North Carolina's men's basketball team on Tuesday had what a team official called an extraordinary chance to play basketball with presidential candidate Barack Obama.
So extraordinary that an NCAA rule appears to have been broken -- and the NCAA is apparently going to ignore it.
On Monday, the pundits said Rev. Jeremiah Wright threw Democratic Presidential frontrunner Barack Obama under the proverbial political bus with more lurid comments about the sad state of affairs in a place called America.
On Tuesday, Obama disowned his former minister and now the same pundits say the candidate tossed the preacher under the same bus.
Sure is getting crowded underneath that Greyhound.
Has Obama finally done right on Wright? Can he put the mouth that roared behind him? Or did his denunciation come too late?
The jury's still out and polls are mixed.
As far as Republians are concerned, Democratic frontrunner Barack Obama is the nominee John McCain will face in November and Hillary Rodham Clinton is an also-ran, an afterthought worthy of neither consideration or resources to oppose.
Al Franken, the Rush Limbaugh of the left wing, is finding out the glare of the political spotlight can raise questions about his own honesty and integrity.
Frankin, the comedian turned politician, will have to pay at least $70,000 in back taxes to states he stiffed and is also paying a $25,000 fine to the state of New York for failure to carry workers' compensation insurance.
Is Barack Obama too smart to be President of the United States? Are Americans afraid to elect a leader who might actually know what he (or she) is doing?
George W. Bush certainly doesn't qualify for membership in Mensa. His predecessor, a native-born Southern governor from a red neck state, had a beer belly, a fondness for beer and Big Macs and put chasing White House interns ahead of others affairs of state.
Maybe Obama can better win the hearts and minds of America's mindless if he deep sixes the coat and tie, dumps the stump speech about real issues, and starts tossing back boilermakers and chasing women.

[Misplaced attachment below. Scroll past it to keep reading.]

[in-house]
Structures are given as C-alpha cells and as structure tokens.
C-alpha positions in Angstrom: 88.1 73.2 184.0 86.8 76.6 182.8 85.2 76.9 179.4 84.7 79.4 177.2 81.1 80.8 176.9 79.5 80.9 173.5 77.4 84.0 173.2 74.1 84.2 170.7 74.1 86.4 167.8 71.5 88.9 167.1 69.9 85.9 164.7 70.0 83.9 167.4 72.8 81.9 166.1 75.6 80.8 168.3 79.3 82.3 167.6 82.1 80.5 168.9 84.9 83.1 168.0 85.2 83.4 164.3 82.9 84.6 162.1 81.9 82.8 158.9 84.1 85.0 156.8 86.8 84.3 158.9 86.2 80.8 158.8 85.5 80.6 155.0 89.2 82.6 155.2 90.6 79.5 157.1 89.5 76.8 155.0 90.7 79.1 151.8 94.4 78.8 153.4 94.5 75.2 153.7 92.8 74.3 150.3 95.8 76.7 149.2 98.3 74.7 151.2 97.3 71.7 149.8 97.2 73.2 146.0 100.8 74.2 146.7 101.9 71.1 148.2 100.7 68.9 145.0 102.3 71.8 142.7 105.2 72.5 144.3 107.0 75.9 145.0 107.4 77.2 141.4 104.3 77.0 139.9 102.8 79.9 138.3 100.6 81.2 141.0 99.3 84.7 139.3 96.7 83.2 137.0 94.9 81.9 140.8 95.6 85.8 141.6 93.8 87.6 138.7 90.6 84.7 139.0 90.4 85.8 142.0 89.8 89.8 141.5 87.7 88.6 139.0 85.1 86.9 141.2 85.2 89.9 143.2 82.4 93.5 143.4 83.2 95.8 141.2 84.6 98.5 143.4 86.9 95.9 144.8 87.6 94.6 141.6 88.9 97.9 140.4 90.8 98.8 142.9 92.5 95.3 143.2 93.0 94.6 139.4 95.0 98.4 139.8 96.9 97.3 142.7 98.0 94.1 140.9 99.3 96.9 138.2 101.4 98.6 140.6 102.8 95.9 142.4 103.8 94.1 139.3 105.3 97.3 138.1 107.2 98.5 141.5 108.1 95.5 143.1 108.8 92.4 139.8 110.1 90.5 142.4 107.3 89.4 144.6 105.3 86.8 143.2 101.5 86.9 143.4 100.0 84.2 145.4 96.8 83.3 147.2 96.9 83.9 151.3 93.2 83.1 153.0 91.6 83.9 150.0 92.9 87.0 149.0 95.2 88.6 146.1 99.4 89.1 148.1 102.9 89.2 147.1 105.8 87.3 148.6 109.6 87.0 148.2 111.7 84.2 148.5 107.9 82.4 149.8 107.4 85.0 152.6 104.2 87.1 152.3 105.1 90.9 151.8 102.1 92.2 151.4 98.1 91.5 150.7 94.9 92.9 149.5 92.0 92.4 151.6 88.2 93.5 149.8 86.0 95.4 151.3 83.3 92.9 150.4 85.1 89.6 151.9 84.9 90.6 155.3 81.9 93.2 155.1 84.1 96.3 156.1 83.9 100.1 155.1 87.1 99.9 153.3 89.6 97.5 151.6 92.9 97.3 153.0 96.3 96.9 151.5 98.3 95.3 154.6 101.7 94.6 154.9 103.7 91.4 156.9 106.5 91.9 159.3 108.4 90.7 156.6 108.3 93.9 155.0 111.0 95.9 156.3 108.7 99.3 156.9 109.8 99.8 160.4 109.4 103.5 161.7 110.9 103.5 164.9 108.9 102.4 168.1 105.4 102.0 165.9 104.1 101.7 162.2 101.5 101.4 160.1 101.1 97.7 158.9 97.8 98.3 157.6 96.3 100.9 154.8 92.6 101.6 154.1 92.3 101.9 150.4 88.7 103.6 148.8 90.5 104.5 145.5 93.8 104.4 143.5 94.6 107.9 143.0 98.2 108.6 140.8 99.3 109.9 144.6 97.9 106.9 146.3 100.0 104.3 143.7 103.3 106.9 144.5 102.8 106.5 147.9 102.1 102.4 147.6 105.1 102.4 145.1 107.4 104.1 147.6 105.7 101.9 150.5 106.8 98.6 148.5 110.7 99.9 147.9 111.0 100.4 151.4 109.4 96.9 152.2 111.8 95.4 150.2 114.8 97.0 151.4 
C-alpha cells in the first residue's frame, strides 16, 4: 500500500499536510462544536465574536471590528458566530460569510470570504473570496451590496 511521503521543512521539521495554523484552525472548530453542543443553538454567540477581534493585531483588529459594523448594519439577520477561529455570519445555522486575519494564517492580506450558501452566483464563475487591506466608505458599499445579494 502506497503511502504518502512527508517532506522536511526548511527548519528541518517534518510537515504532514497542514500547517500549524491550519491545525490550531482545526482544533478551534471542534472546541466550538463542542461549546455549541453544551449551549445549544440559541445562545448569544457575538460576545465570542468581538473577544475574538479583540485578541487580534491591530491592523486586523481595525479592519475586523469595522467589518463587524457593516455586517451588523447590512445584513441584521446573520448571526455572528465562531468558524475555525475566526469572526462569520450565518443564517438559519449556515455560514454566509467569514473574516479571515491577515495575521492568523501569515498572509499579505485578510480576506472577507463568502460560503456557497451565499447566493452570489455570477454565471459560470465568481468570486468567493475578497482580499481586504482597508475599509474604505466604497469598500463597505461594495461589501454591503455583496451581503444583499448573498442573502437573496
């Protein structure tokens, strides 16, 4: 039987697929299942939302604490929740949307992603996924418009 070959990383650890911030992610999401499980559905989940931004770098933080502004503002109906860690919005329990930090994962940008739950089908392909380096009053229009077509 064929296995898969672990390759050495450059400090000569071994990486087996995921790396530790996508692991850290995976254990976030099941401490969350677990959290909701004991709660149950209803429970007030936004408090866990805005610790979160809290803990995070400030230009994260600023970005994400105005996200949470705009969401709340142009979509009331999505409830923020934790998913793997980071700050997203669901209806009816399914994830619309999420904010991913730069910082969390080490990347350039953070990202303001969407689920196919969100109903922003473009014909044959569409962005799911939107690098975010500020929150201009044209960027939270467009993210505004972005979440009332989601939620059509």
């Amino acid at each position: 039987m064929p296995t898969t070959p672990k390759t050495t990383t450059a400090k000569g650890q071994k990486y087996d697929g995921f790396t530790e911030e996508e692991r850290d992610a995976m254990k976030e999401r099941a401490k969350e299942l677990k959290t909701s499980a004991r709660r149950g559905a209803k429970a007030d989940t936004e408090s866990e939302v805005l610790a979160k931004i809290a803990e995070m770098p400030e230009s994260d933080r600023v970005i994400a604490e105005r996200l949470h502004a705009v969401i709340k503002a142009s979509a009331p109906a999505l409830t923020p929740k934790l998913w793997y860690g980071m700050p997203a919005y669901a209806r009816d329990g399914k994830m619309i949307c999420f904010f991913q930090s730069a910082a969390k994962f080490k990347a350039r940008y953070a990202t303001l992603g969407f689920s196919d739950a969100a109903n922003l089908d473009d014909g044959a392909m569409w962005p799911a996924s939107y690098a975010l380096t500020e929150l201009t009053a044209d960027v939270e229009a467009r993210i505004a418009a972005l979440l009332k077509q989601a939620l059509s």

In other words, give Americans what they want: Fewer real ideas and more shuck and jive.
With the first African American to have a viable chance of becoming president of the United States, it is inevitable that the race card would be played somewhere along the line.
A "bored" Barack Obama is changing his campaign style to try and woo back working class voters and put Hillary Rodham Clinton away so he concentrate on running against presumptive Republican Presidential nominee John McCain.
Aides say Obama is sick and tired of dealing with Clinton and her constant attacks and wants the primary process over.
More and more political experts believe we are witnessing the outright destruction of the Democratic Party during the increasingly bitter, overwhelmingly petty and unbelievably angry primary season.
The highest-ranking African-American in Congress has called campaign tactics by Hillary Rodham Clinton and her husband "scurrilous" and "disingenous" and says there is a growing belief that the Clintons are trying intentionally to ruin Democratic frontrunner Barack Obama's chances for a victory in November.
Why? Because doing so would set the stage for a Clinton comeback in 2012.
Hillary Clinton's big win in Pennsylvania is reviving the question of whether racial prejudice among some US voters could scupper her Democratic presidential foe Barack Obama's quest for history.
Clinton anchored a campaign-saving win Tuesday on her core coalition of white, working class voters, a bloc in which Obama -- vying to become America's first black president -- finds it difficult to make inroads.
Exit polls conducted for US media organizations found that 18 percent of Democratic voters said race was a factor in their decision, and only 63 percent said they would back Obama in a general election if he was the nominee.